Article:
About johnnyr66

Musician. Photographer and Artist

Pink Drone – Fluxus album review in Slap Mag

For those who know their art history, the album’s title Fluxus – yes, I had to research the name and art movement – highlights the knowing erudition of John Rose aka Pink Drone. The idea of a constant “flow” of art or “anti-art” was at the core of the Fluxus art movement and accordingly, this album. Pink noise is the name given to the background noise of our lives; the hammering of rain on window panes, the whispering wind rustling leaves or the perfunctory humming of a fridge in the background. Alternatively, with the help of synths, guitar, bass, percussion and “voice,” Pink Drone (see what he did there?) has brought the noise of the human predicament to the musical forefront…

https://pinkdrone.bandcamp.com/album/fluxus

Opening with The Light this “electro -psychedelic” opus with, just out of ear shot, incantations seems to cast a hex over the entire album and resultantly the listener. You have to reposition yourself sonically to grasp the nuanced trippy (sorry) approach of the track. Contrastingly, despite the track’s name the sonic murkiness…is rather hypnotic.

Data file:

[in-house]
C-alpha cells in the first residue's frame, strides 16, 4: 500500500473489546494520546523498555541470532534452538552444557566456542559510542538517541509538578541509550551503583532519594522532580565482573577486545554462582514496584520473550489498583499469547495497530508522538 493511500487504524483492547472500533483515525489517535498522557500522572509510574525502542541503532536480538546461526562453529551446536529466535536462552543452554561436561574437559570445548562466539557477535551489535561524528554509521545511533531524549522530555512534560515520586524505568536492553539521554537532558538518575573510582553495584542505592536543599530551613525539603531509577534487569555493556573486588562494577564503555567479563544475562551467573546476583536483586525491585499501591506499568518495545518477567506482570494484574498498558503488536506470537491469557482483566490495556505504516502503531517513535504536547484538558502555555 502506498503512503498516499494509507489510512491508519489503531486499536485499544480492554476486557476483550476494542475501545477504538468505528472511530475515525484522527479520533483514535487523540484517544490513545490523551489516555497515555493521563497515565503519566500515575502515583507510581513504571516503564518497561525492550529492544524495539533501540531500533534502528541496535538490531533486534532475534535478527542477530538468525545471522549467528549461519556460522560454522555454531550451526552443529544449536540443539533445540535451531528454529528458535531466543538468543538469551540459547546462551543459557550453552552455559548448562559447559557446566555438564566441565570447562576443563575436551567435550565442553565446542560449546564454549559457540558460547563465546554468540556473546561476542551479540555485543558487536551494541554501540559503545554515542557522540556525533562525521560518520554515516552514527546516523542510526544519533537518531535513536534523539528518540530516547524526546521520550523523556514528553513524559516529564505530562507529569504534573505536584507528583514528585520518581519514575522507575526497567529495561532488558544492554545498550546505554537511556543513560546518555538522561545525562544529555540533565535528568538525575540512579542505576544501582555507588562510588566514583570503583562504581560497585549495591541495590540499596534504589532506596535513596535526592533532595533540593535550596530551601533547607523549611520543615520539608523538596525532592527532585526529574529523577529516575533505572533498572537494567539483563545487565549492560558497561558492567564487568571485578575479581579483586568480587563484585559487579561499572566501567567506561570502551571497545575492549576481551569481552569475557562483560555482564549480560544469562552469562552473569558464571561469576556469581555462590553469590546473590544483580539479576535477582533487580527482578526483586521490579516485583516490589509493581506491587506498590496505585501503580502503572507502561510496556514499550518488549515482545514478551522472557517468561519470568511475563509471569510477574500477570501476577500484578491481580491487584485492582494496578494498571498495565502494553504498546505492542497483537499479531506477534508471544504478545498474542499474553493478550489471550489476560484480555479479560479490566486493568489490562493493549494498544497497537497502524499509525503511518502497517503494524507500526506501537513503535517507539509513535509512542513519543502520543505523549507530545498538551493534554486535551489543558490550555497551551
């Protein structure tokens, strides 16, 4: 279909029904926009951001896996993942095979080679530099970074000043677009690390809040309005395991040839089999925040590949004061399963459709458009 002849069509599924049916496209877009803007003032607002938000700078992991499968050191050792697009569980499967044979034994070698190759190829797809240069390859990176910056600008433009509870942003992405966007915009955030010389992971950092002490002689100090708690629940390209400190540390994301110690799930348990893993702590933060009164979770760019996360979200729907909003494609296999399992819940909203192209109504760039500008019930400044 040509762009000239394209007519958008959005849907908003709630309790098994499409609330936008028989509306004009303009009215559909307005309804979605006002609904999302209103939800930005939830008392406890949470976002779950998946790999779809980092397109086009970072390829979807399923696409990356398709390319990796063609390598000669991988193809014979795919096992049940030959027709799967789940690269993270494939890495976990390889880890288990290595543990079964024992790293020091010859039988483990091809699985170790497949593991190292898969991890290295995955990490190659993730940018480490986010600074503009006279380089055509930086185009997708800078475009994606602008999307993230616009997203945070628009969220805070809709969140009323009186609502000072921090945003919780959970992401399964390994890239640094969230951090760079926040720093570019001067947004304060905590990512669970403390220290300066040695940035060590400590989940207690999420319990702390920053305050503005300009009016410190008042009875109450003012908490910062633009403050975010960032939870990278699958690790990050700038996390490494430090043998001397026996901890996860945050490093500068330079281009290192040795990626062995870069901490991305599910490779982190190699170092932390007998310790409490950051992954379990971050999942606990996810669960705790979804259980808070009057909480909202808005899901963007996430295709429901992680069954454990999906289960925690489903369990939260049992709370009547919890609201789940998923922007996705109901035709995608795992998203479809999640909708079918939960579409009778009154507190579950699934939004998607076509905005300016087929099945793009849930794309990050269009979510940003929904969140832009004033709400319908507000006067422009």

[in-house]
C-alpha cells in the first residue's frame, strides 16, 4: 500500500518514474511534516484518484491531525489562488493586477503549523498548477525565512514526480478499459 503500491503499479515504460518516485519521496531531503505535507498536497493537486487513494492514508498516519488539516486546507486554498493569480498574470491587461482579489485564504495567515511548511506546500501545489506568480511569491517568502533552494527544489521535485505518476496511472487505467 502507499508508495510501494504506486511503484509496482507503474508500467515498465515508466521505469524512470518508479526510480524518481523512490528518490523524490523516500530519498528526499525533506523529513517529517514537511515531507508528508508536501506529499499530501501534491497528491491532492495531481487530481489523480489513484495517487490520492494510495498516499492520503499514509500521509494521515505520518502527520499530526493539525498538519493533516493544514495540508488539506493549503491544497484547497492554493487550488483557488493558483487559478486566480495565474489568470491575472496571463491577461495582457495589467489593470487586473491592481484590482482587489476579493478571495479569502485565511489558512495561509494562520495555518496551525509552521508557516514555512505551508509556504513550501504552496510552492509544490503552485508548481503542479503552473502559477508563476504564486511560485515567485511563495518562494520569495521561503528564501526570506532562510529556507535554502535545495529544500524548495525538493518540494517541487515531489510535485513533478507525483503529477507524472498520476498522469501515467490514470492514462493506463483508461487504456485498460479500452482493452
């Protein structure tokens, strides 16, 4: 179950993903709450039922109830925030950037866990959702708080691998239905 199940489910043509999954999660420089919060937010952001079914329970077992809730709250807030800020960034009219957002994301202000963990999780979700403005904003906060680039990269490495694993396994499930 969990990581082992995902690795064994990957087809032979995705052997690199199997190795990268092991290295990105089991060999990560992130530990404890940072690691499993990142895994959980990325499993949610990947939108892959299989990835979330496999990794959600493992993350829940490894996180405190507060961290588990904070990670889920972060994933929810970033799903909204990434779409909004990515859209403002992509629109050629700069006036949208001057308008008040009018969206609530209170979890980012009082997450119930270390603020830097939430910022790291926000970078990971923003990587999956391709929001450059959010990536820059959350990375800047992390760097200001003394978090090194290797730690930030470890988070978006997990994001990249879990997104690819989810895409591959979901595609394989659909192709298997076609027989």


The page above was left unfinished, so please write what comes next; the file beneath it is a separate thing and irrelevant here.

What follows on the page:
Photo of John from Pink Drone
John – Pink Drone

European has already achieved air time on Radio 6 with an access all borders performance played by Gideon Coe. I wonder how many stopped and stared mesmerised at the radio as the track flowed forth…

The impatient percussion, and rolling Hooky bass notes of Signals intro, complimented with the euphoric synth notes reflect a more accessible rhythm and beat – offering the opportunity to dance. So go with the…

The signals are referenced throughout this silver disc of Electronica as “Fluxus” is on a musical journey calling at Devo, via New Order, changing stations at Kraftwork, Joy Division and Depeche Mode before alighting at a destination of his own choosing. Respect to Pink Drone for sitting in the sidings for a period as John Rose planned his journey with meticulous detail.